The Clarkfield City Council received a Care Center audit report presented by the consulting group Clifton, Larson, Allen. New Care Center Administrator Justin Boldt and CEO of Minnewaska Health Services Chris Knoll. Minnewaska recently took over the management contract for the Care Center, and the audit is part of their process to determine the exact financial situation of the Care Center.
The report reviewed Care Center financial statements, state regulatory documents, and internal reporting. The firm also compared and contrasted Clarkfield’s performance in relation to state-wide averages and trends at the national level as well.
The report found that average occupancy at the Care Center has declined slightly in recent years. In 2016, the annual average occupancy stood at 87.7% before declining to 75.5% last year. The report expects this trend to stabilize at the mid-70% range. This isn’t much different from the state average of about 80% in 2017. The report recommends that facilities operating at below 80% occupancy should consider reducing the total number of beds, something that the Clarkfield Care Center did several years ago. The Care Center currently operates as a 36-bed facility.
A more troubling trend highlighted by the report can be seen in the operating margin. The report found that the Clarkfield Care Center is operating at a larger loss than the state average. The figure is given as a ratio in which operating income (loss) is represented as a percentage of net resident and tenant service revenues plus other operating revenues. This ratio excludes investment income and contributions and is used to report an organization’s return on operating revenues related to operating expenses.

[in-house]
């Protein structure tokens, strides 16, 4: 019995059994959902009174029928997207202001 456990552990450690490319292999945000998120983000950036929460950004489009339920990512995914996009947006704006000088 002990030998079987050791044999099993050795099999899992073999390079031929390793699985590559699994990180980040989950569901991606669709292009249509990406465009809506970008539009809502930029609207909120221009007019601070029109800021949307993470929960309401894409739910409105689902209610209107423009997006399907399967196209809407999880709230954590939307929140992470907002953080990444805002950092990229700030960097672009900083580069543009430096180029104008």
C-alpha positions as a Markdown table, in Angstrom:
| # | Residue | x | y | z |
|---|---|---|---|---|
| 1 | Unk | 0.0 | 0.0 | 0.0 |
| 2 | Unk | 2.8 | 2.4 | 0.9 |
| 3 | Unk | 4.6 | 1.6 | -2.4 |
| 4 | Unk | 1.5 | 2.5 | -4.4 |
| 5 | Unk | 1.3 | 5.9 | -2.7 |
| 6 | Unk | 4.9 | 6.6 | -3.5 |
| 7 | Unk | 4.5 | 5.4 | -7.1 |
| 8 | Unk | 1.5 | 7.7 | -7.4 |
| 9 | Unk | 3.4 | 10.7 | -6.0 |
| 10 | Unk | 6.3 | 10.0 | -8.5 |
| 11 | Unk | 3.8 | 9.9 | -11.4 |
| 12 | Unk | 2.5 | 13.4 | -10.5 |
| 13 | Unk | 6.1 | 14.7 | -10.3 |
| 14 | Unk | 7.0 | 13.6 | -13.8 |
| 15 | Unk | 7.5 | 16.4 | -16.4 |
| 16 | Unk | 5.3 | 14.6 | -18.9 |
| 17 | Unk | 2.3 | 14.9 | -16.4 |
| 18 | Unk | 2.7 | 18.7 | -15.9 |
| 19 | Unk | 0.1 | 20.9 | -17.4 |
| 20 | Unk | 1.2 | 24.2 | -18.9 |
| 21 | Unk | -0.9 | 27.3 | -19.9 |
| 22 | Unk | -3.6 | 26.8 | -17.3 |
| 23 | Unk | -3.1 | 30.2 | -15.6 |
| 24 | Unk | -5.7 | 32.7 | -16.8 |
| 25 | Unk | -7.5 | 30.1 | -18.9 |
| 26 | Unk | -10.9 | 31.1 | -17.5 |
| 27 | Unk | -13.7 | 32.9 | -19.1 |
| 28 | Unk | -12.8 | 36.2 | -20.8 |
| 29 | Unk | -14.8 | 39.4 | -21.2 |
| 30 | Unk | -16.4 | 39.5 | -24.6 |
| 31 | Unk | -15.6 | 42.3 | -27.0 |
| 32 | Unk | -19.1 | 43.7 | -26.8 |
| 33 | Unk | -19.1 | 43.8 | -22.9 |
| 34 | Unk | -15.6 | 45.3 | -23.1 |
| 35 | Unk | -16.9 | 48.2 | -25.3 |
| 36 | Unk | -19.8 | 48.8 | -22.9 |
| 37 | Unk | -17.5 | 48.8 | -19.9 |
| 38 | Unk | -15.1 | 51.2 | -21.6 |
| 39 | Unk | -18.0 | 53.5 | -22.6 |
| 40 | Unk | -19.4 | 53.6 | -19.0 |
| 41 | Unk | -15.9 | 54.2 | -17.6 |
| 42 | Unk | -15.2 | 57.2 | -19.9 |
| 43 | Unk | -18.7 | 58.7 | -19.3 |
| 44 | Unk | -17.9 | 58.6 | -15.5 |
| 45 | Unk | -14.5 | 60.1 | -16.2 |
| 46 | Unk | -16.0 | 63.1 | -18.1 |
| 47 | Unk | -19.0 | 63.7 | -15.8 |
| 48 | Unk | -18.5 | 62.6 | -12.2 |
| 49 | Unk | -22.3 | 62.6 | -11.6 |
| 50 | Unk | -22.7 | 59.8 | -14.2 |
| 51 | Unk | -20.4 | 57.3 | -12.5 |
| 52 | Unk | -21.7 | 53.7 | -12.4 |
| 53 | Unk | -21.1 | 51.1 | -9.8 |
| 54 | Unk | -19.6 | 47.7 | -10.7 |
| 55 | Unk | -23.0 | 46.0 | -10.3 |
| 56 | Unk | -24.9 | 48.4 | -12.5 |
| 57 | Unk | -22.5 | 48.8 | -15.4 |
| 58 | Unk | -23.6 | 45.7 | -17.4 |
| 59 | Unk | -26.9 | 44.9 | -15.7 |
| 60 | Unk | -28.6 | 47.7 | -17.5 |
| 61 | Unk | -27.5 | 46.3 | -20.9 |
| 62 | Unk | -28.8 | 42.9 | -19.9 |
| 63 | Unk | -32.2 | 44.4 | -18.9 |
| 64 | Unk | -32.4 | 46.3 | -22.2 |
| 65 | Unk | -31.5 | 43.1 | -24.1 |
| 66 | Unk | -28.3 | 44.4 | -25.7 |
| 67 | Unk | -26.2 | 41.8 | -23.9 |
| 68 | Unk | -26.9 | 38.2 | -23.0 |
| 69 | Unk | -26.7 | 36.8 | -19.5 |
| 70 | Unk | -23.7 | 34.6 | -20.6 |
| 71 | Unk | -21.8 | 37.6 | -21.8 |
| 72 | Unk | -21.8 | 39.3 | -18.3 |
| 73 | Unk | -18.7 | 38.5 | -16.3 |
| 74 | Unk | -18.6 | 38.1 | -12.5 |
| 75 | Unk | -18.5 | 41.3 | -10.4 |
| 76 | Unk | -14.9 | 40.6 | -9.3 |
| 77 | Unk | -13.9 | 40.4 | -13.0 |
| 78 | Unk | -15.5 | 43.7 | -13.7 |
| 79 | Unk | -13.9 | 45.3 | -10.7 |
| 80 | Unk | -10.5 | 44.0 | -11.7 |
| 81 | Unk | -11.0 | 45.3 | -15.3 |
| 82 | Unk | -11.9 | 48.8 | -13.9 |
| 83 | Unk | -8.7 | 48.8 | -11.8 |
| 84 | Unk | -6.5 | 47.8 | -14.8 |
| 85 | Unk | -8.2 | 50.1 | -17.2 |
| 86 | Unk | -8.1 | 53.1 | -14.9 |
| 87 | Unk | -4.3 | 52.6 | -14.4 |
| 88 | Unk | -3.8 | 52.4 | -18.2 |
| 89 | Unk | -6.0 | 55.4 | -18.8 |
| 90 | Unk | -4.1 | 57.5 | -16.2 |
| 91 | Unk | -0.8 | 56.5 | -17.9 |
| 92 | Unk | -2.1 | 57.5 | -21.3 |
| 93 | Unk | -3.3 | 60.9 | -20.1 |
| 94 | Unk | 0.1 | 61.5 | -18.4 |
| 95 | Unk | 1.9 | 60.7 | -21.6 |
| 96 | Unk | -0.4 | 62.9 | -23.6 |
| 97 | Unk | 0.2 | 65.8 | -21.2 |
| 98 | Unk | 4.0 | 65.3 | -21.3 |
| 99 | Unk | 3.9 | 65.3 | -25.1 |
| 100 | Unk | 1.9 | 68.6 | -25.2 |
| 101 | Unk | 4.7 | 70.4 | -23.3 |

In 2016, Clarkfield had an operating margin ratio of -2.1%, significantly lower than the state average of -0.5%. The situation improved slightly between then and 2018, when the operating margin ratio rose to -1.1%. The report noted that despite heavy losses during this period, it was a sign of “good management” that the operating margin wasn’t even lower.
The report also assessed overall cash on hand at the Care Center. Cash on hand measures the number of days of average cash expenses that an organization maintains in cash and amounts reserved for capital improvements. High values usually imply a greater ability to meet both short-term obligations and long-term capital replacement needs. The report found that Clarkfield has historically maintained lower levels of cash on hand than the industry average but has increased each of the last two years.
In 2016, for example, total cash on hand for the year stood at 4.0, much lower than the industry average of 33.1 for the same year. In 2018, however, the Clarkfield Care Center had greatly boosted cash on hand to 27.9, close to the industry average for 2017 of 31.9.
Finally, the report calculated the number of net days in accounts receivable. This measure is defined as the average time that receivables are outstanding, or the average collection period. The report determined that the Care Center’s days in accounts receivable decreased compared to the prior year (a low ratio is deemed favorable). In 2016, the Care Center was found to have a total of 29 days in accounts receivable, lower than the industry average of 41.2. After rising briefly in 2017, the number of days dropped in 2018 to 39.7, still below the industry average.
No action was required by the City Council on this matter. Knoll explained that the leadership team at the Care Center will use the information for continuing their transition and making other long-term financial decisions.
In other news:
•City Administrator Amanda Luepke reported that the city’s financial audit will be set for April 29. Luepke said that she will rely on Dana F. Cole to help complete the audit.
•Members of the ordinance committee reported in their progress to Council. They are discussing strategies for removing junk vehicles off properties and how to potentially demolish hazardous structures in town. They will meet again on Thursday, April 4.